When last season Kenny Dalglish said that kit deals were now as important to Liverpool as victories, it seemed ridiculous for someone brought up on the Anfield mantra of "first is first, second is nowhere". In fact, Dalglish was merely echoing the thoughts of the men who now own the club.
Viewed from the narrow piece of history that is Anfield, Old Trafford, with its array of executive boxes which help Manchester United to bring in £2.2 million more than Liverpool at every home game, must seem like the Death Star.
Whatever the result of this afternoon's encounter, the question is whether the battle for the long term between these clubs has already been decided?
We asked the football finance expert, Kieron O'Connor, whose blog "The Swiss Ramble" is now required reading, to analyse these figures to determine if, financially, there is a way back for Liverpool.
Total revenue: 2010-11
Manchester United £331m
Liverpool's revenue was significantly behind Manchester United's in 2010-11, the last season where every club published accounts. Last week United announced their 2011-12 results with revenue 3 per cent down at £320m, largely due to their earlier elimination from the Champions' League, but it still dwarfs Liverpool.
If we look at the three main revenue streams, we can see how difficult it would be for Liverpool to regain parity:
Manchester United £111m (2010-11)
United's 2011-12 match-day revenues decreased to £99m, mainly as a result of four fewer home games compared with last season, when they also received a share of the gate receipts from the Champions' League final and FA Cup semi-final.
Nevertheless, this is still more than double Liverpool's match-day revenue, which could only be addressed by Fenway Sports Group building a new stadium or renovating Anfield. Naming rights might also help bridge the gap.
Manchester United £117m (2010-11)
United's 2011-12 broadcasting revenues fell to £104m, mainly due to the elimination at the group stages of the Champions' League.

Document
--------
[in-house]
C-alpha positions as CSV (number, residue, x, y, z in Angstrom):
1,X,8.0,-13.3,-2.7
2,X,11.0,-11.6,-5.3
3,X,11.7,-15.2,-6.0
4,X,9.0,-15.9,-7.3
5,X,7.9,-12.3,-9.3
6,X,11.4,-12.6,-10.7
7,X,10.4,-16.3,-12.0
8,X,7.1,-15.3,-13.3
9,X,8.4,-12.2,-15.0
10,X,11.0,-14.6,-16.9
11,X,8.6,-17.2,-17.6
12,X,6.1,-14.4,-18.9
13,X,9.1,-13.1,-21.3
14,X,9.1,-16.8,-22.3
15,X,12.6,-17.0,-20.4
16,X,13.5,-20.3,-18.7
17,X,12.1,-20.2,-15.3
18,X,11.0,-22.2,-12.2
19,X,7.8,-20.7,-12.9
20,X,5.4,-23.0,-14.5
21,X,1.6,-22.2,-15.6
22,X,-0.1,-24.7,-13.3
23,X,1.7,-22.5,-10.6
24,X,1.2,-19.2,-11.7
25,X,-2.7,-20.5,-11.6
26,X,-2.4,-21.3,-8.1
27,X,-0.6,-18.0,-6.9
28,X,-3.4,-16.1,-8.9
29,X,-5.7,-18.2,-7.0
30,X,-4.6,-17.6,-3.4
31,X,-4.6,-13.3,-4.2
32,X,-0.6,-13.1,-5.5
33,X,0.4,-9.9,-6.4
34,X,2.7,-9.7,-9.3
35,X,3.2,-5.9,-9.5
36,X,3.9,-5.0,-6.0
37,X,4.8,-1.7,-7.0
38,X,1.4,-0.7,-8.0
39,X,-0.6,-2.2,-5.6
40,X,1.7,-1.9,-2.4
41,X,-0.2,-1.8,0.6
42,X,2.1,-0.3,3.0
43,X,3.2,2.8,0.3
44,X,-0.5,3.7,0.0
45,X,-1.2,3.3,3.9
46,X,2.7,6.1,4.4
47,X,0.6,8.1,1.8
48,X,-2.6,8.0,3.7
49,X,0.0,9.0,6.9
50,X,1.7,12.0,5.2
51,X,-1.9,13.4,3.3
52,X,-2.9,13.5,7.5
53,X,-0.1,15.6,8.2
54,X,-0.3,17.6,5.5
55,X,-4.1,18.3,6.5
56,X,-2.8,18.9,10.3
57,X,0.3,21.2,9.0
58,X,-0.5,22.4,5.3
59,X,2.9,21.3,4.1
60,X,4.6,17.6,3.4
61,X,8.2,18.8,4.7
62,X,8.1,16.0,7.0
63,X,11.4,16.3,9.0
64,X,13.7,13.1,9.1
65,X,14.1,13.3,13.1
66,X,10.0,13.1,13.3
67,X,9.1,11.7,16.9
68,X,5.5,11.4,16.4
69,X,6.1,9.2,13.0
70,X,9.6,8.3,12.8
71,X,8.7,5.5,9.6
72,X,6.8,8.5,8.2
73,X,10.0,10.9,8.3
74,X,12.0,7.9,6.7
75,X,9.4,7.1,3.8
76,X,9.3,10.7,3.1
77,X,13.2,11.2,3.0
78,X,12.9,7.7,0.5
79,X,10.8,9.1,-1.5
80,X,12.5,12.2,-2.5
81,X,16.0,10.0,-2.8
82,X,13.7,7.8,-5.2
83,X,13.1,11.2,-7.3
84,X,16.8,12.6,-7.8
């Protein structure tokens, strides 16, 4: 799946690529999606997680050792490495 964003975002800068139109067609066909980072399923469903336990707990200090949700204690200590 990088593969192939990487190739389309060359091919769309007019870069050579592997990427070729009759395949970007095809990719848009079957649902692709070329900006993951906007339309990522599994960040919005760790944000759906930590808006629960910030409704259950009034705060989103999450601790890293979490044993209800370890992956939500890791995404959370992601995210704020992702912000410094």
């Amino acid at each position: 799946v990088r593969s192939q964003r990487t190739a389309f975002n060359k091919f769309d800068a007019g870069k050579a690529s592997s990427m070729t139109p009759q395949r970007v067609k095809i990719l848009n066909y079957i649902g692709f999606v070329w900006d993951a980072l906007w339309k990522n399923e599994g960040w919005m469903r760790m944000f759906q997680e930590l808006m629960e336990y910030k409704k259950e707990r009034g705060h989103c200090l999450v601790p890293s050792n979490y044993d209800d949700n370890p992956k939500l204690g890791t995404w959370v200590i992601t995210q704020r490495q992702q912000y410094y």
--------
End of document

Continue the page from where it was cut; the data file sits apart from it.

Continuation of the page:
Qualifying for Europe's flagship tournament makes a huge difference, because the central distributions for the Premier League are fairly equitable. In 2011-12 United received £60m after finishing second; Liverpool received £54m for coming eighth. In 2010-11, when they reached the Champions League final against Barcelona, United received £47m in TV distributions alone. The Europa League will only make a small difference to Liverpool's finances.
Manchester United £103m (2010-11)
Liverpool have done well here, increasing commercial income by 25 per cent in 2010-11, largely due to their shirt sponsorship rising from £12.5m with Carlsberg to £20m with Standard Chartered, and they have the £25m Warrior kit-supplier deal on the way, more than twice the amount received from adidas. United's 2011-12 income climbed 14 per cent to £118m, largely thanks to new secondary sponsors, including the amazing £10m DHL training-kit agreement. They switched main shirt sponsor from AIG to Aon in 2010-11, raising the annual value from £14m to £20m, but have announced a deal with Chevrolet, which will rise to an astonishing £45m in 2014-15. In addition the sponsor will pay them £11m in each of the previous two seasons, while Aon are still the sponsors.
Kit supplier Nike paid about £26m last year (plus a 50 per cent share of profits from the club's merchandising, licensing and retail operations). It is said they will go for an annual rise of at least £10m.